Monday, October 16, 2017

Daily Lesson for October 16, 2017

Today’s Daily Lesson comes from 1 Corinthians chapter 13 verses 1 through 3:

If I speak in the tongues of mortals and of angels, but do not have love, I am a noisy gong or a clanging cymbal. 2And if I have prophetic powers, and understand all mysteries and all knowledge, and if I have all faith, so as to remove mountains, but do not have love, I am nothing. 3If I give away all my possessions, and if I hand over my body so that I may boast, but do not have love, I gain nothing.

We can do many tremendous things in the name of God and God’s kingdom, but if we do them without love we miss the mark entirely. 

Charity without love breeds contempt. Service without love yields resentment. To serve the poor while loathing the rich only pretends to bring in the beloved community. 

One of my favorite scenes in all of literature comes from Wendell Berry’s novel “Jayber Crow”.  Jayber is a small town barber struggling to come to terms with his Christian faith and the so-called Christian community around him in 1960s Kentucky. The scene is told from Jayber’s first-person perspective and describes a heated argument he has over the Vietnam War with his frenemy in town Troy.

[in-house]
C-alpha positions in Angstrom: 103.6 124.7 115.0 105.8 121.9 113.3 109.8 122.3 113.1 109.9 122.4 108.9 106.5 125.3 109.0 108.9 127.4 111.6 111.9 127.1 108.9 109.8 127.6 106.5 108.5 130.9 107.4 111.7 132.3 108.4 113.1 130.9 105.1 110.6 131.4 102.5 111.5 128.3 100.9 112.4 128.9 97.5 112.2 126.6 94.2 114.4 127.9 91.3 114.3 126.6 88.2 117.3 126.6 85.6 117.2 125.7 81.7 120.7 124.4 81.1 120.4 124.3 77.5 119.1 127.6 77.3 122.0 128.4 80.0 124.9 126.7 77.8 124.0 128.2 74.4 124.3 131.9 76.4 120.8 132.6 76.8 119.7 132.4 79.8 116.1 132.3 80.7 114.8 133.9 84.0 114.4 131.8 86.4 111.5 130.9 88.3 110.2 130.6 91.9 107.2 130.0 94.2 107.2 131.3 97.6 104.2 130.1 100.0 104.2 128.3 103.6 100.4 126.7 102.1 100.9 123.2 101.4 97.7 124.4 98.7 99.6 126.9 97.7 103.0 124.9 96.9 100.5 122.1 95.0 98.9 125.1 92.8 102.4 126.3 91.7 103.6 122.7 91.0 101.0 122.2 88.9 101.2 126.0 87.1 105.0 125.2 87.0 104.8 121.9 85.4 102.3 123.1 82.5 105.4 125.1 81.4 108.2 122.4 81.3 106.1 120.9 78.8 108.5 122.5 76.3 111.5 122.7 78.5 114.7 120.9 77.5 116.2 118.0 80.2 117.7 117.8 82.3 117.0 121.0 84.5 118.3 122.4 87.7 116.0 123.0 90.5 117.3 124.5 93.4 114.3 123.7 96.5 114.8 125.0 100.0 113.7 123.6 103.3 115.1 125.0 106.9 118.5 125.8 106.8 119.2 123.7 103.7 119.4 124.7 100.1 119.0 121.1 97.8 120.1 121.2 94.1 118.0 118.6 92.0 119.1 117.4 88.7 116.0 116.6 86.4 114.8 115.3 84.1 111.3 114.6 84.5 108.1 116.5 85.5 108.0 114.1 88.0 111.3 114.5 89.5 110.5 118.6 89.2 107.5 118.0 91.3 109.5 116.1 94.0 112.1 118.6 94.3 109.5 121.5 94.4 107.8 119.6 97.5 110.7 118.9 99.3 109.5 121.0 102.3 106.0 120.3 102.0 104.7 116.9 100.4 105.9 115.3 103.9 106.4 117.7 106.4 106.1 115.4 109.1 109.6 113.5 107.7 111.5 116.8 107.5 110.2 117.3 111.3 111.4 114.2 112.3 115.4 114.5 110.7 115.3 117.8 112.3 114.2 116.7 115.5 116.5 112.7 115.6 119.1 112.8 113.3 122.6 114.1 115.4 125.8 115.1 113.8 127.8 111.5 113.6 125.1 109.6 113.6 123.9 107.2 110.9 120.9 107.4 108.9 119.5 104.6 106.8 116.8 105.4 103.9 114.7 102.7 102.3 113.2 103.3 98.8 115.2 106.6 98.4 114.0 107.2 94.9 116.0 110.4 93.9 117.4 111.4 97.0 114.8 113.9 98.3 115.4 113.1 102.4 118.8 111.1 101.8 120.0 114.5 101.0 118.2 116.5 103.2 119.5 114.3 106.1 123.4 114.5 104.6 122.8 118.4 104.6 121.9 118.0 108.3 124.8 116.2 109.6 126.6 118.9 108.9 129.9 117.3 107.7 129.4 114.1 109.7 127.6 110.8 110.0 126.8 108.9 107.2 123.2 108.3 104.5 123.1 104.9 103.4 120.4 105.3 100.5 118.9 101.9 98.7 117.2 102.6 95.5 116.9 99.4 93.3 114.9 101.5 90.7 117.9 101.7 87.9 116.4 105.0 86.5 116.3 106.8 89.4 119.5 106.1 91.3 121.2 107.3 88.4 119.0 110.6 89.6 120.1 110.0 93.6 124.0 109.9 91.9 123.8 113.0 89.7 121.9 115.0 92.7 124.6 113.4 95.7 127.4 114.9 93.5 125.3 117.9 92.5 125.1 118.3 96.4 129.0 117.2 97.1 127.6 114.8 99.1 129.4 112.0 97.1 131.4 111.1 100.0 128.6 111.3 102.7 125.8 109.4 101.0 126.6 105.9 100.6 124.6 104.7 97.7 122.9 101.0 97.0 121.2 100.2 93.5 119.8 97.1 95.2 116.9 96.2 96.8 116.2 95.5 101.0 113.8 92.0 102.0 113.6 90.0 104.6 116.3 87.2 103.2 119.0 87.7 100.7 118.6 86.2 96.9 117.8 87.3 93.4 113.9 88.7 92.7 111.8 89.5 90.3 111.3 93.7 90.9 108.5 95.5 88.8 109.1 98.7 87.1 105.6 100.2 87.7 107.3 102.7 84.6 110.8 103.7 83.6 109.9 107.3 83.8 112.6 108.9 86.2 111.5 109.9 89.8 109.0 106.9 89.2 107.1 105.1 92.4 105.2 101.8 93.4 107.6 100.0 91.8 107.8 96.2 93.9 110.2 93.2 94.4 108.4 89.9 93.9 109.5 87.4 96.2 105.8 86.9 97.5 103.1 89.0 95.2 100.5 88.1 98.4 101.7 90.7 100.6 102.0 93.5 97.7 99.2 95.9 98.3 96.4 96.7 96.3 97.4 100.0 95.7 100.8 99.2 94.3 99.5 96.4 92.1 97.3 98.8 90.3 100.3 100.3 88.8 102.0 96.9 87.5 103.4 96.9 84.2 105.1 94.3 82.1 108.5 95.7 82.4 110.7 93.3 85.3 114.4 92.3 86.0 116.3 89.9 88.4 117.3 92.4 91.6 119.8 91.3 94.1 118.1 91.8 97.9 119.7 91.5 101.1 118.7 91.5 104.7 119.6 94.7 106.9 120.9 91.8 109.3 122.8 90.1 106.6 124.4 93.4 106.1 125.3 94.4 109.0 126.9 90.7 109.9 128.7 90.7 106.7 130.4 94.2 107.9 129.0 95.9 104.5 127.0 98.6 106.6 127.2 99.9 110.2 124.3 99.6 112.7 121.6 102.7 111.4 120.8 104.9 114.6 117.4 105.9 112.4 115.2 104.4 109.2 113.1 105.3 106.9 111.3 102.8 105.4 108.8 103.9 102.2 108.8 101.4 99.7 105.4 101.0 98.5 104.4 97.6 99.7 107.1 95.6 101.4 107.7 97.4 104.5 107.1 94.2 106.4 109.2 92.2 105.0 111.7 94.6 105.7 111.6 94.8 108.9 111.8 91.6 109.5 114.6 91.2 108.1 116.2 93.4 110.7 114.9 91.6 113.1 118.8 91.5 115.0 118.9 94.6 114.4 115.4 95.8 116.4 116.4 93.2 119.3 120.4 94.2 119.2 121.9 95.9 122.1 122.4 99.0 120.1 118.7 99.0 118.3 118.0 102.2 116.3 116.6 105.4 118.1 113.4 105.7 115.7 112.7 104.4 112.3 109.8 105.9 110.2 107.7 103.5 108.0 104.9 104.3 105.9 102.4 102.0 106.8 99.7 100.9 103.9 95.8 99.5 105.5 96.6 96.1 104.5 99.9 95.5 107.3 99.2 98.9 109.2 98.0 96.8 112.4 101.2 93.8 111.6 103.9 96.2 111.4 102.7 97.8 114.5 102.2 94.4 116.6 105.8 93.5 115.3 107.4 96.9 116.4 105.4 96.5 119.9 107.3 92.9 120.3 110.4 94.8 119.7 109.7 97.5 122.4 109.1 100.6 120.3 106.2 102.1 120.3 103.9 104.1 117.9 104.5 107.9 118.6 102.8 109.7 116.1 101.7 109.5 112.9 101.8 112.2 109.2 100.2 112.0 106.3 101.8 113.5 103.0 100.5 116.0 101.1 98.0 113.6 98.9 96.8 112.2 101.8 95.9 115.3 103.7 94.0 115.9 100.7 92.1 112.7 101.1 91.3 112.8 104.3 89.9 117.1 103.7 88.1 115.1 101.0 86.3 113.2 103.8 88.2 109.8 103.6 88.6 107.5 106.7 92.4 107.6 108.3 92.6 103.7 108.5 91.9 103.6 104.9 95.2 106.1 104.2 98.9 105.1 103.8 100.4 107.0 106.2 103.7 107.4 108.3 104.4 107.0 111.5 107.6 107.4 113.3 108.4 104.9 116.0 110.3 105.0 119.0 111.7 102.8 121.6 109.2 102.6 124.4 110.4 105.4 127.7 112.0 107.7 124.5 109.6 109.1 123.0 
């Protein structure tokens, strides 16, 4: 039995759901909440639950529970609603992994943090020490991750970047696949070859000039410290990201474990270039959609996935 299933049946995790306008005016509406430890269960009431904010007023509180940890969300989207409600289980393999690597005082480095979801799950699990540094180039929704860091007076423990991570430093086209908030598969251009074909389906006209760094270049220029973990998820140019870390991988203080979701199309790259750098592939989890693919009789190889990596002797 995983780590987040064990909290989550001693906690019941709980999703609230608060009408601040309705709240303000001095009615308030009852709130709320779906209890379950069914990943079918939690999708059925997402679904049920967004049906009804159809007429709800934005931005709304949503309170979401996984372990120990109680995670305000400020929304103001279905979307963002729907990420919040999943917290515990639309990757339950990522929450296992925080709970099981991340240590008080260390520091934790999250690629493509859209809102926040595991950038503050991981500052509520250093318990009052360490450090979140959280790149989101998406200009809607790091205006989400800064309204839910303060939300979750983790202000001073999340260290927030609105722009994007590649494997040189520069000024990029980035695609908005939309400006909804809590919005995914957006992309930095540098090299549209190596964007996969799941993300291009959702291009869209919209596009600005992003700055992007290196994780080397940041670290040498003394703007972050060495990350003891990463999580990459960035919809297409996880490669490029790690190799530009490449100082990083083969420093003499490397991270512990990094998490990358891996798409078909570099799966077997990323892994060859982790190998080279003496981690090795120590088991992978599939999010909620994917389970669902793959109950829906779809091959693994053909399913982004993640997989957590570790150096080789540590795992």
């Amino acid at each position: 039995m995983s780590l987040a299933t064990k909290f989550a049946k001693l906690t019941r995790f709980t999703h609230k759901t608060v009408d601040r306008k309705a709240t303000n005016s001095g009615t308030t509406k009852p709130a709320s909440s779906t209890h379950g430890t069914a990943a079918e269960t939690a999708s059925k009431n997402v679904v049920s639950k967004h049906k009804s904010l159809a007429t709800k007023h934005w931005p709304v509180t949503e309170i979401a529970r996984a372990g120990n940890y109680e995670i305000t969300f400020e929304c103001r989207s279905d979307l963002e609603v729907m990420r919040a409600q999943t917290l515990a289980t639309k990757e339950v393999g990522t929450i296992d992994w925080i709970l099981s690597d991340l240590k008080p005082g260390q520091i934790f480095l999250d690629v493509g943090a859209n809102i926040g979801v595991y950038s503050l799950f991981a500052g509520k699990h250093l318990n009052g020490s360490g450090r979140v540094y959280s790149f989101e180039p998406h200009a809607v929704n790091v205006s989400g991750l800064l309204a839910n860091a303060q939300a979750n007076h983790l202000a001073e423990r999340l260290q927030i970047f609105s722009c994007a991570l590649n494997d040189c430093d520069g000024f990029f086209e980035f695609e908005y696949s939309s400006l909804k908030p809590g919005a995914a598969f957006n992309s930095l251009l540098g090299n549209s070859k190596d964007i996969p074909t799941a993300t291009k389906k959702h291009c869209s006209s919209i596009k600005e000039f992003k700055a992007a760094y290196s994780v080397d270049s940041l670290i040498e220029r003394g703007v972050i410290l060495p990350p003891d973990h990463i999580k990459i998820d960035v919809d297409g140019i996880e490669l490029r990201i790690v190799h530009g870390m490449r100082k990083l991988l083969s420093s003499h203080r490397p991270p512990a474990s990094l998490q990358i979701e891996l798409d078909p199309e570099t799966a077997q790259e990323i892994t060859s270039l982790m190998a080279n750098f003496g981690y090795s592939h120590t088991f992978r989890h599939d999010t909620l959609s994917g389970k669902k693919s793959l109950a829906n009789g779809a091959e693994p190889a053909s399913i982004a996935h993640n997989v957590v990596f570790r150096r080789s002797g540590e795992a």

“One Saturday evening, while Troy was waiting his turn in the chair, the subject was started and Troy said – it was about the third thing said – ‘They ought to round up every one of them sons of bitches and put them right in front of the damned communists, and then whoever killed who, it would be all to the good.’

“There was a little pause after that. Nobody wanted to try to top it . . .

“It was hard to do, but I quit cutting hair and looked at Troy. I said, ‘Love your enemies, bless them that curse you, do good to them that hate you.’

“Troy jerked his head up and widened his eyes at me. ‘Where did you get that crap?’

“I said, ‘Jesus Christ.’

“And Troy said, ‘Oh.’

“It would have been a great moment in the history of Christianity, except that I did not love Troy.”


That scene comes across my mind at least once a week just about every week. I figure there is a reason for that. 

Friday, October 13, 2017

Daily Lesson for October 13, 2017

Today’s Daily Lesson comes from 1 Corinthians chapter 15 verses 9 and 10:

9For I am the least of the apostles, unfit to be called an apostle, because I persecuted the church of God. 10But by the grace of God I am what I am, and his grace towards me has not been in vain.

Two nights ago I was on the phone with one of my long-time and very best friends, Robert.  We have been friends since high school and though distance has kept us apart we’ve never lost touch and we still get together once or twice a year. 

Robert came into my life after our youth leader Scott got us to start leaving an open chair in our Bible studies and praying that God would bring to us “the worst kid in the school”.  Now that’s a prayer I do not encourage unless you’re truly ready for it to be answered. Anyways, in walked Robert. 

My cousin introduced us. He was Robert’s psychologist and he sort of took a chance and broke protocol by introducing us. He just thought Robert needed a group like the one I  was in. So my cousin took a chance.